2

differentials (in a way of standard analysis) are not very rigorous in mathematics Standard or not has nothing to do with it. Operations on differential notation are fully rigorous in standard mathematics, as a well-defined representation of properties of differentiable functions. If you want the differentials themselves to be mathematical objects ...

2

The cochain complex of sheaves $$0 \to \mathbb{R} \to \Omega^0 \to \Omega^1 \to \cdots$$ is exact: this follows from the Poincaré lemma. (Any closed differential $(n+1)$-form on a sufficiently small open neighbourhood must be the exterior derivative of some differential $n$-form.) Thus, the cochain complex $$\Omega^0 \to \Omega^1 \to \Omega^2 \to \cdots$$ ...

1

Good question! Here's a start. The ordinary derivative in one-variable calculus is a Lie derivative along a special vector field on $\mathbb{R}$; in particular, it is not a special case of the exterior derivative. The exterior derivative is instead some kind of "universal derivative": it records all of the information you would need to determine the ...

1

[This is best considered a comment, but a bit too long to post as one] I'm not an expert on this subject, but I can give you a reference that you might find helpful. The book I have in my collection is called "A Primer of Infinitesimal Analysis" by John L. Bell. It is an alternative approach to real analysis that rigorously develops an idea of an ...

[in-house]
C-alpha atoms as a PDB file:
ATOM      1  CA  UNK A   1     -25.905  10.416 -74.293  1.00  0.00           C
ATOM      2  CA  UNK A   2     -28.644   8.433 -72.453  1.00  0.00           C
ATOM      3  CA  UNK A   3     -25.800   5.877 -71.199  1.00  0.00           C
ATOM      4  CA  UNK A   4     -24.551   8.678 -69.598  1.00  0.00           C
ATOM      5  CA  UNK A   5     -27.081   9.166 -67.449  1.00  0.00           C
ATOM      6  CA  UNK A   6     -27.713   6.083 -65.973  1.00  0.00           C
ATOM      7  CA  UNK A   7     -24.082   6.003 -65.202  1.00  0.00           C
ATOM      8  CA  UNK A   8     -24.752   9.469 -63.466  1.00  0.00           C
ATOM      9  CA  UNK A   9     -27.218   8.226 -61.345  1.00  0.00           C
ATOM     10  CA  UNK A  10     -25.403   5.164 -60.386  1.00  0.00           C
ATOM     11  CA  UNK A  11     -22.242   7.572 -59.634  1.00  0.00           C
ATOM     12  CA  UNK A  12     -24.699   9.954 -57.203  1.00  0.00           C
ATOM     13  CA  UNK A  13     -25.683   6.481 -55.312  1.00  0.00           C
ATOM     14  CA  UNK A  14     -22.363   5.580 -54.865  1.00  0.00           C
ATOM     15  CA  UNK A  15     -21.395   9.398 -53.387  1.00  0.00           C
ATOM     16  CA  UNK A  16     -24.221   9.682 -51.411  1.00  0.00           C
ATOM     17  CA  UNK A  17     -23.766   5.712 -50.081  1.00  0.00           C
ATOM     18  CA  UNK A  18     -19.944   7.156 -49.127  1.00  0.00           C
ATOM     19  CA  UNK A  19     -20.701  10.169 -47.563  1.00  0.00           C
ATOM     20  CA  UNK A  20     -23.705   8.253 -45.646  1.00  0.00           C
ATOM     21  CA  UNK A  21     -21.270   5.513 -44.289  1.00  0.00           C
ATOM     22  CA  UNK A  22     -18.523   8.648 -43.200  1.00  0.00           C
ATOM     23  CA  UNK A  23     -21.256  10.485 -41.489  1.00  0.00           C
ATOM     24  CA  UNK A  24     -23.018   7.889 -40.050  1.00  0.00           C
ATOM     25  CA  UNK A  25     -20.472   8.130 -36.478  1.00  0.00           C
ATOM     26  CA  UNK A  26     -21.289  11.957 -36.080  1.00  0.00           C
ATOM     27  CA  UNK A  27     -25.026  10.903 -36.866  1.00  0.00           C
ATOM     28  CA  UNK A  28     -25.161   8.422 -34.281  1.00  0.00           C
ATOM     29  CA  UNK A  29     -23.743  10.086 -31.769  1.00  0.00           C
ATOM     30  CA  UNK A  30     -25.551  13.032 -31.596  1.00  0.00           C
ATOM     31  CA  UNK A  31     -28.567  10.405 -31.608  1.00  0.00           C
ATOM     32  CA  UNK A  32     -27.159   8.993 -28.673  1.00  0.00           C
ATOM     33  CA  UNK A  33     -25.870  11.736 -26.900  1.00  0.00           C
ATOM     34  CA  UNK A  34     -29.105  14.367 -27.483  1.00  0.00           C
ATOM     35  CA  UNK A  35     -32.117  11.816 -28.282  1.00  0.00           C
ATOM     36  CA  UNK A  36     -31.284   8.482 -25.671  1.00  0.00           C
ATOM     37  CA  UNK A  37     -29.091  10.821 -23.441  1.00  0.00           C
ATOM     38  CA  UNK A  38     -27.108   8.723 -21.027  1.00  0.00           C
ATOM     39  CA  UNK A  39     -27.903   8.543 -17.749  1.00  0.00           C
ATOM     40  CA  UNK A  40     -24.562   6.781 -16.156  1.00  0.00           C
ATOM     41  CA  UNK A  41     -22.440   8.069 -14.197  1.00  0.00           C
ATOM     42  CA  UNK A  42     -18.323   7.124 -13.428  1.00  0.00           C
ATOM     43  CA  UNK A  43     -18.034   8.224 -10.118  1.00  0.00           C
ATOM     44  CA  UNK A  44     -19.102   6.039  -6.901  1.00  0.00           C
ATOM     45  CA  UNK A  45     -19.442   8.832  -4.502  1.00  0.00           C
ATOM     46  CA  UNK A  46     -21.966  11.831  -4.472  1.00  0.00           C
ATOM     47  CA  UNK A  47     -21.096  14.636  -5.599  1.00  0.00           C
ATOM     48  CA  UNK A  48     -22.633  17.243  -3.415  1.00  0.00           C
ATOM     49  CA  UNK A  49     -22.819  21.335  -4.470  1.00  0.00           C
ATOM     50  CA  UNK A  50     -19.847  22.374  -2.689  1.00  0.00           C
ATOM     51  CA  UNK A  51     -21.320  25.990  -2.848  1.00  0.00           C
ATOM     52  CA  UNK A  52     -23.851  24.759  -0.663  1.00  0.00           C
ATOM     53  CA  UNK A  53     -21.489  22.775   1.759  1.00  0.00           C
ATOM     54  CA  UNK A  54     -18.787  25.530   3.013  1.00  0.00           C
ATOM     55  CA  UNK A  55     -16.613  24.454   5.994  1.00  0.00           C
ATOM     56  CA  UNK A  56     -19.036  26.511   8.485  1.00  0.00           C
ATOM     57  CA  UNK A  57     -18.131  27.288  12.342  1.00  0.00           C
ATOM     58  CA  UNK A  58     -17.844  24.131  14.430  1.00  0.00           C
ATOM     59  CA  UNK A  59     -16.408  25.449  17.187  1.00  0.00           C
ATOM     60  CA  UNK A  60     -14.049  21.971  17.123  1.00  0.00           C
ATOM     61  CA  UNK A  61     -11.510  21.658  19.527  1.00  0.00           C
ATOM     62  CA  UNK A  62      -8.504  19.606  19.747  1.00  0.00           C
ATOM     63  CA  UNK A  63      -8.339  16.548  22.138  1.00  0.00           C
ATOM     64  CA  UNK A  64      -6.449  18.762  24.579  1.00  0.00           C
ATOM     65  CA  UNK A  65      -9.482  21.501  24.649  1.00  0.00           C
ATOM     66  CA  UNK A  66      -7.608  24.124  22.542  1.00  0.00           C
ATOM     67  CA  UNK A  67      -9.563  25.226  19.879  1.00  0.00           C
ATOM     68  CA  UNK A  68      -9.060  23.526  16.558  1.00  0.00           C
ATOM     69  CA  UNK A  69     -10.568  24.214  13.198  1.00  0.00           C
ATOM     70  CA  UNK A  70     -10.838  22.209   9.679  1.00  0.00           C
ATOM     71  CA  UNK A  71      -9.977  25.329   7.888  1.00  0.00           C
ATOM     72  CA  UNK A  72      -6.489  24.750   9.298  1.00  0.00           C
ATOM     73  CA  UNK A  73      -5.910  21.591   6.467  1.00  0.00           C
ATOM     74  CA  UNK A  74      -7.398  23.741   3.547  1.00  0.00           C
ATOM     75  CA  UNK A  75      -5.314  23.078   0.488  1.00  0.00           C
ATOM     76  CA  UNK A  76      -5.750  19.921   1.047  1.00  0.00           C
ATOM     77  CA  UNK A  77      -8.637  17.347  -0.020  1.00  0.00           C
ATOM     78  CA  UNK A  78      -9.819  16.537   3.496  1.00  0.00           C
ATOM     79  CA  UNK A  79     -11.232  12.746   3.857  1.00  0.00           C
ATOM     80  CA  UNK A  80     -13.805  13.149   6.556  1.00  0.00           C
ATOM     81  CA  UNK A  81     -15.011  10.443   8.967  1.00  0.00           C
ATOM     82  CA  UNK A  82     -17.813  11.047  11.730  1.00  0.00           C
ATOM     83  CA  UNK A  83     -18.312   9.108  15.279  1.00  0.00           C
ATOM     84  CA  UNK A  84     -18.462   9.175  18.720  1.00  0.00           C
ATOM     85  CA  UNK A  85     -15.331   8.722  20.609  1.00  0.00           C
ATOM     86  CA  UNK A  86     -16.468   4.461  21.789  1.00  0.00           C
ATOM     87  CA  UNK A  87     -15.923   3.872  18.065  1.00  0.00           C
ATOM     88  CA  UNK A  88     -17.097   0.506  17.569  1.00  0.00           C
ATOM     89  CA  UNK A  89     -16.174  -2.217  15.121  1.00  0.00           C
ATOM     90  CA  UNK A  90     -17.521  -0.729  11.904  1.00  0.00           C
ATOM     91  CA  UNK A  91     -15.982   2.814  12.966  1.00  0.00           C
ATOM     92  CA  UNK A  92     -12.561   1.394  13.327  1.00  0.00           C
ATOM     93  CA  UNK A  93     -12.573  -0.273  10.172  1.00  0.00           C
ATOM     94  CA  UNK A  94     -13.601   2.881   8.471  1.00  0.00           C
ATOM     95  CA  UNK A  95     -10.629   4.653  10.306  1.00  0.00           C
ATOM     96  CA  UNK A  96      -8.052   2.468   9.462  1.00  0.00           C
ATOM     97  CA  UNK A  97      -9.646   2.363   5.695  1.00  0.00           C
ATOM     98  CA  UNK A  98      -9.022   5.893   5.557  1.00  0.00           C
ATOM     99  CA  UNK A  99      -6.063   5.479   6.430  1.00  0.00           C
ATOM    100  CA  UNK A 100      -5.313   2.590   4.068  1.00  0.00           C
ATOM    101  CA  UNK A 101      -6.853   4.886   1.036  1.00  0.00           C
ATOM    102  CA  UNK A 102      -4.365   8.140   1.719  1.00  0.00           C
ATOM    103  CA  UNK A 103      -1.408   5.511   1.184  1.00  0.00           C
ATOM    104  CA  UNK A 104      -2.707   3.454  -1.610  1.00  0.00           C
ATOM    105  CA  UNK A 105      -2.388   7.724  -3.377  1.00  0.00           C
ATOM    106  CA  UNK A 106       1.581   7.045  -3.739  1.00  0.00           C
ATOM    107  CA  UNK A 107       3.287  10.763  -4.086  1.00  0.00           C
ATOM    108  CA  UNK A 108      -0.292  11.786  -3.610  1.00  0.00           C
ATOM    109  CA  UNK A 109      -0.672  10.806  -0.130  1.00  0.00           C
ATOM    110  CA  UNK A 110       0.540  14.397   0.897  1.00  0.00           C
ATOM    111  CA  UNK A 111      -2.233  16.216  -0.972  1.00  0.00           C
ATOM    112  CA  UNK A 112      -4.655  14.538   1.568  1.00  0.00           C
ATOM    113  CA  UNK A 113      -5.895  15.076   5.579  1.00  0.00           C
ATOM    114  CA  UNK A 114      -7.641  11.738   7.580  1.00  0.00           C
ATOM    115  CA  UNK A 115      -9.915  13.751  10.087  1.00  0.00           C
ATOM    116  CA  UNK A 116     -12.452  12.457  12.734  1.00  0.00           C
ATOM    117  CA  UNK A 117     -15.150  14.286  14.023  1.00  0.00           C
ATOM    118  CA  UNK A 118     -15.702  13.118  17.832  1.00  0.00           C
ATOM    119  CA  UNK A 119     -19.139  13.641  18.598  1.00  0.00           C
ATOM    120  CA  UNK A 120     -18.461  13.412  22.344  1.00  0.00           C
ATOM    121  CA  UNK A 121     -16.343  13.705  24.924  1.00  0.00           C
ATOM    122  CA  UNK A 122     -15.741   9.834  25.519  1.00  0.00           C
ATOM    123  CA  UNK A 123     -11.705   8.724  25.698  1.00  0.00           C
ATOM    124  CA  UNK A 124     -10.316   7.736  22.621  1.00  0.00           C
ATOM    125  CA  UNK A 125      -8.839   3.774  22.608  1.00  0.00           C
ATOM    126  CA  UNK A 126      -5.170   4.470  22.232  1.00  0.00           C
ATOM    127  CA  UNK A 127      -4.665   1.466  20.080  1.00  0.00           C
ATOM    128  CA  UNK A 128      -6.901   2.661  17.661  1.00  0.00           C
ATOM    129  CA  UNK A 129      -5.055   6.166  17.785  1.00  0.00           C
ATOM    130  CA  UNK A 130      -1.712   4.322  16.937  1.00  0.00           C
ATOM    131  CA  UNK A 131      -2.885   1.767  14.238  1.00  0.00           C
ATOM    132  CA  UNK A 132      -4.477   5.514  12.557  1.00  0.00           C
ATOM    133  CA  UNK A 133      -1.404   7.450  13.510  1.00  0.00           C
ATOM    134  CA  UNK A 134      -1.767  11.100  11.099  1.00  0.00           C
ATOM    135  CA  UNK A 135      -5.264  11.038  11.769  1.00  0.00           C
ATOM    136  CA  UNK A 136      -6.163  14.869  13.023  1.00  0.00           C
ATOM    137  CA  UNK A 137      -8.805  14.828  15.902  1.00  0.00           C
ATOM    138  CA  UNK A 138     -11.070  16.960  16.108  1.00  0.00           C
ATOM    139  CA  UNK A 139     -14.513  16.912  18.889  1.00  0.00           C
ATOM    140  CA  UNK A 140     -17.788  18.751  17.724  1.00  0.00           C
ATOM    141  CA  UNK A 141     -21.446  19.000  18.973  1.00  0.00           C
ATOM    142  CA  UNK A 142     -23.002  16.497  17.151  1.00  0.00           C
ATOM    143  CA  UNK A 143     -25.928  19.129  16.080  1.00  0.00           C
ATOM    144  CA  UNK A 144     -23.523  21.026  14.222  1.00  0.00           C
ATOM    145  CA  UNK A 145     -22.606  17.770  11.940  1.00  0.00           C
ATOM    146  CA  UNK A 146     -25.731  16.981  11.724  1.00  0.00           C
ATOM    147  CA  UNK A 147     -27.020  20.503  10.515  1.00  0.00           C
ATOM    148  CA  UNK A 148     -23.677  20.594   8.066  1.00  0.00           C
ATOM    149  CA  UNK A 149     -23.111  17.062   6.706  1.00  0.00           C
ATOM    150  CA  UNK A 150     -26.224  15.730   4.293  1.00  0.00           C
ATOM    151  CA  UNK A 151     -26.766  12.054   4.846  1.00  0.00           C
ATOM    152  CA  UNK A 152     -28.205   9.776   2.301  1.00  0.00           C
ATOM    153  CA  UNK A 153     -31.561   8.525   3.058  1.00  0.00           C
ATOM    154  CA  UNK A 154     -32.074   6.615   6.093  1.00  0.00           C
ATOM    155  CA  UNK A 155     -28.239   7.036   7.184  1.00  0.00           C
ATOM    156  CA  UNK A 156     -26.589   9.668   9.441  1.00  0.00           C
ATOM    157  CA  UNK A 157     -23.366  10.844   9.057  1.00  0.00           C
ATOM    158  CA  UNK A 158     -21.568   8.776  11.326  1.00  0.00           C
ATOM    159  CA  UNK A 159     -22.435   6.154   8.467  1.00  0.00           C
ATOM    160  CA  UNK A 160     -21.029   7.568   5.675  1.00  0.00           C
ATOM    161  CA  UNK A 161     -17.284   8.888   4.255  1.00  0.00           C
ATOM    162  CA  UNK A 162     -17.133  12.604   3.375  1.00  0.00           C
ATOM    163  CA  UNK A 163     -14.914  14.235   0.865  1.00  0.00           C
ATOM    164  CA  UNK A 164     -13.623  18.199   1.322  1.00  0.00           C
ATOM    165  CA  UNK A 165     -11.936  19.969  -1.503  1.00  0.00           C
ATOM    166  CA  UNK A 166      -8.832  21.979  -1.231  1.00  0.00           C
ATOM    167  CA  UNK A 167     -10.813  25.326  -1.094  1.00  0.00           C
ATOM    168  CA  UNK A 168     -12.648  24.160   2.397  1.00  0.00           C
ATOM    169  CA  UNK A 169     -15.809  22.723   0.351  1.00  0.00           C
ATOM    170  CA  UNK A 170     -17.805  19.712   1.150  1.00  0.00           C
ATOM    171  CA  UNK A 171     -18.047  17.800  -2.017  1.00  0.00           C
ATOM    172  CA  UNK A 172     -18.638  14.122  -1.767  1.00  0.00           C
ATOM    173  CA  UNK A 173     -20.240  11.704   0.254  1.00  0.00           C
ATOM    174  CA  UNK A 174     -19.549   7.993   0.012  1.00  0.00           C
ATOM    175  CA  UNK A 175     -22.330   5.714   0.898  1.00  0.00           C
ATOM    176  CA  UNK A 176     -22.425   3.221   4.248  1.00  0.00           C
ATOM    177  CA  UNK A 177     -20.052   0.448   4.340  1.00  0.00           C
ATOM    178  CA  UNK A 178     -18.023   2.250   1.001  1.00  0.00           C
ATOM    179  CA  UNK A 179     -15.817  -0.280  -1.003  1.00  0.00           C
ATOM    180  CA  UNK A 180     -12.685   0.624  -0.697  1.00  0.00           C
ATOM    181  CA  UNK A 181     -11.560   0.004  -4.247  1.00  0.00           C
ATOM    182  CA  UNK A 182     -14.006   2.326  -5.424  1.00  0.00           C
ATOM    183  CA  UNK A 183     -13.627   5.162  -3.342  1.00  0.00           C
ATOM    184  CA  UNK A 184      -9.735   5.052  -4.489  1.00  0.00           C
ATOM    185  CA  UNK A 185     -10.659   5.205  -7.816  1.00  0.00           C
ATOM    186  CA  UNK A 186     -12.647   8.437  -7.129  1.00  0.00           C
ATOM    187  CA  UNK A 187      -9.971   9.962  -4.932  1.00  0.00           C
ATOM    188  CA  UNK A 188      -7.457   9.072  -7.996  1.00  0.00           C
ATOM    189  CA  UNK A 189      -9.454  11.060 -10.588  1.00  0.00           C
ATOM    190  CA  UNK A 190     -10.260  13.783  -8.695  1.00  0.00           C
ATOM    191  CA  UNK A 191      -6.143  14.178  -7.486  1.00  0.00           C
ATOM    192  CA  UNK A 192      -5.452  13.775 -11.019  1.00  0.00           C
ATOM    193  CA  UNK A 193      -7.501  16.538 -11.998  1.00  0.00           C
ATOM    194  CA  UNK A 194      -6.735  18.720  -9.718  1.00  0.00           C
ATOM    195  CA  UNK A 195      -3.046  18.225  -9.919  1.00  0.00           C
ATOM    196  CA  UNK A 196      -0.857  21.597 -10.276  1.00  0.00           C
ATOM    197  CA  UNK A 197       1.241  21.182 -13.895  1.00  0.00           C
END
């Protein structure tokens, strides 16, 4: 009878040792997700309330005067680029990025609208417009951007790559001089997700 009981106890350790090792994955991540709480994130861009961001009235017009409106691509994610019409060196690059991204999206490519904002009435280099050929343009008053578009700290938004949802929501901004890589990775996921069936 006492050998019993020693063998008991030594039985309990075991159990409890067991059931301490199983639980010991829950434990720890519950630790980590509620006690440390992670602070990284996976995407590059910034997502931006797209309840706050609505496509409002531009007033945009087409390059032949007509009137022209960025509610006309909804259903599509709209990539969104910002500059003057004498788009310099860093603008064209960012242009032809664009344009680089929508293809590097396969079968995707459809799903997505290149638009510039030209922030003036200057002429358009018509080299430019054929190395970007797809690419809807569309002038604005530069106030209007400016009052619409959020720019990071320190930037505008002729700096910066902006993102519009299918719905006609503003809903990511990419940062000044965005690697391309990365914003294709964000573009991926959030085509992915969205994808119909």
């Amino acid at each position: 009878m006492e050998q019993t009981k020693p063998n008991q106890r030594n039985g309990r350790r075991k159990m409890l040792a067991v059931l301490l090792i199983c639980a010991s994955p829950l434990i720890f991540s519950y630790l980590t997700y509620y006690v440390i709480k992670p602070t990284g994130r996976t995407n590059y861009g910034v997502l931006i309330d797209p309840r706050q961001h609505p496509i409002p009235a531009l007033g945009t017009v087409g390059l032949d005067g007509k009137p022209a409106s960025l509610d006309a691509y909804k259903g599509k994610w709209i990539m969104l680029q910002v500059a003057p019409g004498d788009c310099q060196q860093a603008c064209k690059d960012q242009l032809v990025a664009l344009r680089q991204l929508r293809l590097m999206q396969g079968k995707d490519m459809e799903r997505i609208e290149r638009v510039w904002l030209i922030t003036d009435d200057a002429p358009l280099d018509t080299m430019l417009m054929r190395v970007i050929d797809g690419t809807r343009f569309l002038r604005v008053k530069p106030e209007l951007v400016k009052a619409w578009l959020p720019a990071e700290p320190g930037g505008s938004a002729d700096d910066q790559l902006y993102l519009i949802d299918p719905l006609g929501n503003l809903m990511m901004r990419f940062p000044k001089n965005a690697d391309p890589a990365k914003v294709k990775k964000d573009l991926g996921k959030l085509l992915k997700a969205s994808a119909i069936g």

2

Such a differential equation is called an Exact Differential Equation. The equation is solved by finding a multiplicative "integrating" factor $R$ such that the following form is exact: $$R(Qdx+Pdy) = QRdx+PRy=0.$$ In other words, $$QRdx + PRdy = \frac{\partial f}{\partial x}dx+\frac{\partial f}{\partial y} dx = 0.$$ for ...

1

That $d^2 = 0$ is probably something you were already taught in vector calculus. For instance, you probably remember that $\nabla \times \nabla \phi = 0$ for $\phi$ a scalar field, or that $\nabla \cdot (\nabla \times E) = 0$ for $E$ a vector field. It's a good exercise to show that both of these can be written as $d^2 f = 0$ and $d^2 E = 0$. Of course, ...

0

The interpretation is the following: given a differential 1-form $\omega=Pdx+Qdy$ in the plane, you are asked to find its integral curves, i.e. 1-dim submanifolds of $\mathbb R^2$ whose tangent line at each point is annihilated by the 1-form. For example, the integral curves of $xdx+ydy$ are the concentric circles around the origin. At a point where ...

4

Let $$\Omega^{1}(\Bbb{R}^{2}) \ni \omega = P(x,y)\,dx + Q(x,y)\,dy$$ be a 1-form on (an open subset of) $\Bbb{R}^{2}$, and think about the differential equation $$P(x,y) \, dx + Q(x, y) \, dy = 0. \tag{1}$$ This equations asks us to find the relationship between $x$ and $y$ that makes LHS vanish. Suppose we have find such a nice relation between $x$ ...

0

So in my other answer, we established that this corresponds to a particular line integral: if $\vec V(\vec r) = P(\vec r) \hat x + Q(\vec r) \hat y$, then the integral takes the form $$\oint_{\partial M} \vec V \cdot d\vec \ell = 0$$ over some closed path $\partial C$. That the integral is over come closed path is important; this effectively removes the ...